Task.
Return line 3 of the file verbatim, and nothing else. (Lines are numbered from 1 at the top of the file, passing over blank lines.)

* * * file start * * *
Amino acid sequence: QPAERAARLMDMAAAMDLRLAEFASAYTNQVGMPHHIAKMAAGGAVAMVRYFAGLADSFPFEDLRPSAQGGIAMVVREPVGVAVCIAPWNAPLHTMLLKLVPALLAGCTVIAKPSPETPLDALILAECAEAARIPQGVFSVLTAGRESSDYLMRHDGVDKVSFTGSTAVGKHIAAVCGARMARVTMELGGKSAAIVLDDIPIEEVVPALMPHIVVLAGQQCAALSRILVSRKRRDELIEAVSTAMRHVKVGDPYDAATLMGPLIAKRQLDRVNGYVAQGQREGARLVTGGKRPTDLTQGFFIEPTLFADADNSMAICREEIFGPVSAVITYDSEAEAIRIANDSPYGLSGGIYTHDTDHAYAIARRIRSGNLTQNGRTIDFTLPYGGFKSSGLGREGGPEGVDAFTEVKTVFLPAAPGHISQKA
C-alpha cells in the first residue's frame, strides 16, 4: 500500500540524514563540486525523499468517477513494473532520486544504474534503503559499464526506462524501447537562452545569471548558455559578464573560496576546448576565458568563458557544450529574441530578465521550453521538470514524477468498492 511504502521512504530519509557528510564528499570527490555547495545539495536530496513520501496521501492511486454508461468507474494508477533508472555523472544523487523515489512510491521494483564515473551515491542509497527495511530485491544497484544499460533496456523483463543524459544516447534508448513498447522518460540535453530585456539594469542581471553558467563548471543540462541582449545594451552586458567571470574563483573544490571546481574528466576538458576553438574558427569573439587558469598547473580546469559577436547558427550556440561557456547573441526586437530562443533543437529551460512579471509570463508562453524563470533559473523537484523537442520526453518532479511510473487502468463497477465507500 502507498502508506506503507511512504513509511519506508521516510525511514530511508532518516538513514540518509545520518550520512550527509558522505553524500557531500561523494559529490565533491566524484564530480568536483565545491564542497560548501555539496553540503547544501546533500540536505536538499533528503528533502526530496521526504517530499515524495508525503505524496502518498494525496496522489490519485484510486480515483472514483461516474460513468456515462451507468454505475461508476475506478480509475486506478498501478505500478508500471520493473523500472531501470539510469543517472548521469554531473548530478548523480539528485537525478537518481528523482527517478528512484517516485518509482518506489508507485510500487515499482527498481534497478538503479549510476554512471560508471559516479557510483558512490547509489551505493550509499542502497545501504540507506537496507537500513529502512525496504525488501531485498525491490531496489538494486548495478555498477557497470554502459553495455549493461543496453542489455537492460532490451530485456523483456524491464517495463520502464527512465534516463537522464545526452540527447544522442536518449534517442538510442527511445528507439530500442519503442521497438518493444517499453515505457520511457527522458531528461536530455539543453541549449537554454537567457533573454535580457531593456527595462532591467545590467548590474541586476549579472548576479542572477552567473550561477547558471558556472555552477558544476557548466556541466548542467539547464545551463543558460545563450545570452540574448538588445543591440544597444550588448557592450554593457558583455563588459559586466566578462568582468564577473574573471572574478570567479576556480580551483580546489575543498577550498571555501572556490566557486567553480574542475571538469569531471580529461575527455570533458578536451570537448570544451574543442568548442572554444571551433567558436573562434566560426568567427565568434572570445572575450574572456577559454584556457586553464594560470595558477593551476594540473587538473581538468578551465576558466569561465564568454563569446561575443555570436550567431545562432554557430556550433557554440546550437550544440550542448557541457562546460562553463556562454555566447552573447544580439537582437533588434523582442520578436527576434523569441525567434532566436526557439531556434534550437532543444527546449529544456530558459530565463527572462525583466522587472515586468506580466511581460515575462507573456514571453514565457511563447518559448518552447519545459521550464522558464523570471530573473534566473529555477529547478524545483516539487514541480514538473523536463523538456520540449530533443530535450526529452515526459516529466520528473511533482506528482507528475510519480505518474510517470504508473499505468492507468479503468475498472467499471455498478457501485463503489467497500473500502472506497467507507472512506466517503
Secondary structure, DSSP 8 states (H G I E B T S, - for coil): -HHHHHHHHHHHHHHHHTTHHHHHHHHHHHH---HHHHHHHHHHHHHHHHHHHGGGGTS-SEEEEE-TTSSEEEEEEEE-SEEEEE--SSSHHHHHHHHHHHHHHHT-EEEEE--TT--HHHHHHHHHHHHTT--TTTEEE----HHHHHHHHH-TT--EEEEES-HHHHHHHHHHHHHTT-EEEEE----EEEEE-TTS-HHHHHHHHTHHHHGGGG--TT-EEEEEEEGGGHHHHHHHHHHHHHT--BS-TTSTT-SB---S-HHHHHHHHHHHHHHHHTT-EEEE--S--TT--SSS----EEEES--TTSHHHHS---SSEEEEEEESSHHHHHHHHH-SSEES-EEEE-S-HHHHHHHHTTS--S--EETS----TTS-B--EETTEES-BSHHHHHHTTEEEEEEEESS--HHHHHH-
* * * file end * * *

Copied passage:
Secondary structure, DSSP 8 states (H G I E B T S, - for coil): -HHHHHHHHHHHHHHHHTTHHHHHHHHHHHH---HHHHHHHHHHHHHHHHHHHGGGGTS-SEEEEE-TTSSEEEEEEEE-SEEEEE--SSSHHHHHHHHHHHHHHHT-EEEEE--TT--HHHHHHHHHHHHTT--TTTEEE----HHHHHHHHH-TT--EEEEES-HHHHHHHHHHHHHTT-EEEEE----EEEEE-TTS-HHHHHHHHTHHHHGGGG--TT-EEEEEEEGGGHHHHHHHHHHHHHT--BS-TTSTT-SB---S-HHHHHHHHHHHHHHHHTT-EEEE--S--TT--SSS----EEEES--TTSHHHHS---SSEEEEEEESSHHHHHHHHH-SSEES-EEEE-S-HHHHHHHHTTS--S--EETS----TTS-B--EETTEES-BSHHHHHHTTEEEEEEEESS--HHHHHH-